Posted on Thursday, May 16, 2013 by Rachel Walther
Type design is a bit like the music business: There are a few rock stars whose names everyone knows, but there are also a whole bunch of other people you haven't heard of, out there making a living doing what they love.
And CCA is proud to claim many men and women in both categories. Over the years the college has accumulated a real wealth of faculty, students, and alumni who embrace the label "type designer" and have had their letterforms used in some impressively high-profile venues.
The college's emphasis on this subfield of graphic design sets it apart from other schools; the Graphic Design Program has maintained a series of courses exclusively devoted to it for more than 20 years now.
And the Bay Area, largely thanks to CCA and its ripple effects, is today a real hotbed of people who are active in the field.
The study of fonts, you might say, is the study of subtle psychological warfare. Practitioners get to delve deep into the personalities and connotations of letters and typefaces, knowing that the subtlest adjustment to the way text looks can alter its received meaning.
"Certain fonts give certain impressions," says alumnus Daniel Amara (Graphic Design 2010). "Anything I say in Comic Sans makes me seem unsophisticated. A message in Arial is taken less seriously than something said in a crisper, better-made font. Everyone understands this, but what a lot of people miss is that these things are all around us, every day. We absorb them on many levels. We navigate through the world typographically."
Mastering the Lingo
Type design is constantly expanding to keep pace with new technology, but the lingo remains fairly stable: Lettering is the custom design of a word, phrase, or longer passage of text, and usually implies "hand-drawn." Font design is custom lettering regimented into a repeatable, programmable series that can be copied, licensed, and deployed in new works by someone other than the original designer. Branding and identity systems are families of logos and other unique marks that a company uses to identify its products, and these almost always involve custom letterforms of some kind.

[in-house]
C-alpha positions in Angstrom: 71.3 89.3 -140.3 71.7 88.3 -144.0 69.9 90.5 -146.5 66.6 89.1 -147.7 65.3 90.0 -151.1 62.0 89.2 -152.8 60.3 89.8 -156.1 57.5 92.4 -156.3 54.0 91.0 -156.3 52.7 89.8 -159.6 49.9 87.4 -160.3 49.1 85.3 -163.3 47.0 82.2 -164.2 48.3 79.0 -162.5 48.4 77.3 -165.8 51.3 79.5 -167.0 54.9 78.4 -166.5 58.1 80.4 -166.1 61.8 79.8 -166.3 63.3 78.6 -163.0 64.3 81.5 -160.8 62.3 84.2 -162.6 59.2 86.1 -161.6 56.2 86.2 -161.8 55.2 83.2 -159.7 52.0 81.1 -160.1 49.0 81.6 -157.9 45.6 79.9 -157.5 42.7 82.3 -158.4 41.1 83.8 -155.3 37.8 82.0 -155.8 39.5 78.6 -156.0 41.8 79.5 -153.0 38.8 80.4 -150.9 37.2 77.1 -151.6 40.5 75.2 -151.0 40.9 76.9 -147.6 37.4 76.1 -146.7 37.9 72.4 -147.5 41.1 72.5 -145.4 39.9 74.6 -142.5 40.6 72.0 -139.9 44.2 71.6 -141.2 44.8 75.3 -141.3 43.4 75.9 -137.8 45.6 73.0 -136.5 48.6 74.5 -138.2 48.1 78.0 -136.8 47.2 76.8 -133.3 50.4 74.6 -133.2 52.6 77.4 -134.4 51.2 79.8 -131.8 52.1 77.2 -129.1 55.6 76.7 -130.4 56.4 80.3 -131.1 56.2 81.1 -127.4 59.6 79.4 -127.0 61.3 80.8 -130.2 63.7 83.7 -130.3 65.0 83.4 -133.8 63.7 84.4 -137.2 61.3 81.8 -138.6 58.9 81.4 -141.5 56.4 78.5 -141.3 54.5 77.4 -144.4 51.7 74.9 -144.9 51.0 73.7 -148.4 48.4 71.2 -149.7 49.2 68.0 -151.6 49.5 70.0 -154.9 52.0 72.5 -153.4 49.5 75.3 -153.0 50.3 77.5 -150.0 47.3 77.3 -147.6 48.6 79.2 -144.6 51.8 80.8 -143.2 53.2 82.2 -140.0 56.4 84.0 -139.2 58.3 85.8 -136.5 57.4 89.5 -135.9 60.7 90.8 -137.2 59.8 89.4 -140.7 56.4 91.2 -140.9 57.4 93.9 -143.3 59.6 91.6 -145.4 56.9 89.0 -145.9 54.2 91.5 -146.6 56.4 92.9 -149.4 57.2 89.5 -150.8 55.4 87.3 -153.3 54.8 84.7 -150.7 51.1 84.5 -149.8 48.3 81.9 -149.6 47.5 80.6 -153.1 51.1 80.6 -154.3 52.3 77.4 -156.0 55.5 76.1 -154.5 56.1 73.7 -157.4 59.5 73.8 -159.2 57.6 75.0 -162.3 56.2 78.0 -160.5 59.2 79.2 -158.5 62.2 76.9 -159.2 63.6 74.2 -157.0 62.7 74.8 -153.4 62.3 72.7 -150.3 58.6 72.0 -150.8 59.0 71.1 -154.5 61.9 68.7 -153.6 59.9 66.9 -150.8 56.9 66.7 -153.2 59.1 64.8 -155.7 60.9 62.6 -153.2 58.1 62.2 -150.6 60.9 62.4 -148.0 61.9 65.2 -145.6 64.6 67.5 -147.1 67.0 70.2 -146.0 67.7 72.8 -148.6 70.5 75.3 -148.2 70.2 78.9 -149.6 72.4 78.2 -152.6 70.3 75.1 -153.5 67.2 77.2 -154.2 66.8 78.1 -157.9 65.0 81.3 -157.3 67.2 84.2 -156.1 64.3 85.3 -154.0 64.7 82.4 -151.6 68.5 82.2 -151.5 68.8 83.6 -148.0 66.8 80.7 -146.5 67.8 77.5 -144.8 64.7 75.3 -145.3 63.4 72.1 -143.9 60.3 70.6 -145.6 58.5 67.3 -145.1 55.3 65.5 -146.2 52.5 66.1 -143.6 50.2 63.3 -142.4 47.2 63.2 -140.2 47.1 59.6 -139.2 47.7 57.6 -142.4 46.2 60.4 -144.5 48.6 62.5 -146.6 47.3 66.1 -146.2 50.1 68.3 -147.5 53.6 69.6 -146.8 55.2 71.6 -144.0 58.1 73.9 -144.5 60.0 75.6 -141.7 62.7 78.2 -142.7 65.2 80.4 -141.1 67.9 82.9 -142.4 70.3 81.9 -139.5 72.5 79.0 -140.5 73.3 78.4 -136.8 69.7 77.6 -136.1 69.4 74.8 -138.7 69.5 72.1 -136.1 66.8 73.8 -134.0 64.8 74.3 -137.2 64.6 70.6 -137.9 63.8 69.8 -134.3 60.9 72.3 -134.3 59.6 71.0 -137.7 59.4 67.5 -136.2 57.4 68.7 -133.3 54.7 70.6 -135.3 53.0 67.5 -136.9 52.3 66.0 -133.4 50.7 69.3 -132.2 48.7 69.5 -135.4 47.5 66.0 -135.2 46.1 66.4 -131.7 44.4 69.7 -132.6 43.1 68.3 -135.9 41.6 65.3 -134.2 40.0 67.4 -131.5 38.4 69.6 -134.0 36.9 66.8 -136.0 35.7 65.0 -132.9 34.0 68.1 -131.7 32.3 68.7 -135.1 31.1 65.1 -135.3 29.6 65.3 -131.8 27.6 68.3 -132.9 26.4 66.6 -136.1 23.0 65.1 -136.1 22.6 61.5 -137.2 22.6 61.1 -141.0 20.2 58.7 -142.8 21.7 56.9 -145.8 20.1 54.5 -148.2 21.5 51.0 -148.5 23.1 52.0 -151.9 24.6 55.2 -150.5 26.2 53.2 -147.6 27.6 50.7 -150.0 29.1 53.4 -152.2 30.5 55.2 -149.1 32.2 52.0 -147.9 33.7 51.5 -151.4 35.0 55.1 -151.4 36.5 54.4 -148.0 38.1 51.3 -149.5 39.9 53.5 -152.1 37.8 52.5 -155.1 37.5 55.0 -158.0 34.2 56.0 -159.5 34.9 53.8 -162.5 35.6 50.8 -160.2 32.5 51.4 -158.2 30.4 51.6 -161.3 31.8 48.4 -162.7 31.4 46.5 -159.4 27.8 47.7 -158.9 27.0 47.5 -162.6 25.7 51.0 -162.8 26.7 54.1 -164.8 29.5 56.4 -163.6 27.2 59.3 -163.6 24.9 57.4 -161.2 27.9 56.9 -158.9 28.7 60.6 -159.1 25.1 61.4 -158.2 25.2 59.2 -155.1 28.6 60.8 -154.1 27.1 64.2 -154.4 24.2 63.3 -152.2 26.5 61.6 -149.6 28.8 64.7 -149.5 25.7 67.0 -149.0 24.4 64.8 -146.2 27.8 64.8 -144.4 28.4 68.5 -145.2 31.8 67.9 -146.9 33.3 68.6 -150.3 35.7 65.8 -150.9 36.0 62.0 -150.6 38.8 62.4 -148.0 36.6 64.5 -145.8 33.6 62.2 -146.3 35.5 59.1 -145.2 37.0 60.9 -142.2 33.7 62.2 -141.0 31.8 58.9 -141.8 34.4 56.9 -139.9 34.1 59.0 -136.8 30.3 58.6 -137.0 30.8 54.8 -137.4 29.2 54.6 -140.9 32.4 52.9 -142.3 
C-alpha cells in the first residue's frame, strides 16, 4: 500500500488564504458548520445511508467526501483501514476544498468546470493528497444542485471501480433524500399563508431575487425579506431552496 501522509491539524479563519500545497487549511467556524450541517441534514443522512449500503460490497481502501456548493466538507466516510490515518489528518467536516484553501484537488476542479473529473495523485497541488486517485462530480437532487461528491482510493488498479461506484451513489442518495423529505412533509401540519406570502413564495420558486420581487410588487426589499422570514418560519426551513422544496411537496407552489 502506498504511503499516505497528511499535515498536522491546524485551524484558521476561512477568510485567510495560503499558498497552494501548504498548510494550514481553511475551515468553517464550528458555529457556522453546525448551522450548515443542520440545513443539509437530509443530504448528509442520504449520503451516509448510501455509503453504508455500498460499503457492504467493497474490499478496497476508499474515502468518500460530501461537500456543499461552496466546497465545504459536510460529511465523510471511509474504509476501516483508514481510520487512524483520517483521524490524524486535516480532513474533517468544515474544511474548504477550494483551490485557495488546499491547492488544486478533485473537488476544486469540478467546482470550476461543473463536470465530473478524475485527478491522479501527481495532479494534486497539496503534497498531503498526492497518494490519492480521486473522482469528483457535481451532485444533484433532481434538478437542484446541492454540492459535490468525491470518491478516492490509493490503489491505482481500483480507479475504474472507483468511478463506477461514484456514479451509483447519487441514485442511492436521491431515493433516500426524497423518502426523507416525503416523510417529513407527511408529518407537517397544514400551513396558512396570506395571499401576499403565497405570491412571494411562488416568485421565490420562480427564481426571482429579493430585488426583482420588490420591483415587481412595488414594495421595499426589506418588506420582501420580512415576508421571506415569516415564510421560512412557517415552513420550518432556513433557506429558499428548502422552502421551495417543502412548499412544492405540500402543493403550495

Bob Aufuldish and Rod Cavazos, longtime faculty members and acclaimed designers, both operate type foundries, a term coined back when letters were carved out of metal and set by hand. Today, foundries are digital libraries of fonts created by designers either as independent entrepreneurial ventures or as commissioned projects for clients.
If you are working, for instance, on a modest website design project, you might spend $25 for a license to use a font, which will include a limited selection of special characters beyond the standard 26 letters and 10 numerals. If you are a bigger client with real money to spend, for instance a presidential campaign or a university, you might pay several hundred dollars to use a distinctive font in your marketing materials.
And if you are a major corporation that does a lot of advertising, you might hire a high-end firm to create a proprietary font for a brand and pay as much as $250,000 for their work.
Aufuldish was encouraged to start his own foundry, FontBoy, in the mid-1990s when he realized he had more ideas than his existing foundry, the highly respected Èmigré, was willing to publish. (He also maintains an independent graphic design studio, Aufuldish and Warinner.)
Rod Cavazos also launched his foundry, PSY/OPS, at almost exactly the same time. "We could feel that there was a major shift coming," he remembers. "1995 was an explosive year, the year that the Internet became viable for civilians, as it were. In the old days, type companies had all the clout, and designers very little. We were beholden to them, like musicians in the record industry. It felt good to break out of that oppressive system and self-represent."
Cavazos began teaching at CCA in 2006 and often collaborates with Aufuldish (who started teaching here in 1991) in both curriculum-related endeavors and outside professional work.
James Edmondson (Graphic Design 2013), a student currently in his fourth year, has already garnered much attention in the type community for his custom lettering designs that are lively, nostalgic, and solidly readable, integrating mid-century formalism and drawn elements. His work is licensed through Lost Type, a pay-what-you-like co-op foundry.
Since anyone can purchase his fonts though Lost Type, he’s not always aware of it every time his work is used. "My fonts pop up in the most random places. Friends get excited when they see them, and they send me photos and links. I love to see my work used as part of a nice piece, where you can tell the designers had an enthusiasm for it."
Edmondson is part of a generation of designers who look out for one another using the same digital platforms with which they promote their work. Case in point: a Twitter kerfuffle in September 2012, when the Republican presidential campaign started selling T-shirts that made use of Edmondson's Wisdom Script font . . . without having bought a license. (The Obama campaign also used that font, and did buy a license.)
"The type community absolutely noticed, and went about a public shaming, and the T-shirts were taken down off the web. There's no trademark on my work, but type design is such a small world that we all know one another, and protect one another when someone's being cheated."
Edmondson focuses his freelance bandwidth strictly on commissions for hand lettering projects and font designs. "I learn best when working on a variety of projects at once. Fonts are like architecture -- they require so much planning -- whereas hand lettering is more expressive and creative. The most important thing is finding the right style for each project -- one that’s different from any other while not being so radical that it calls too much attention to itself."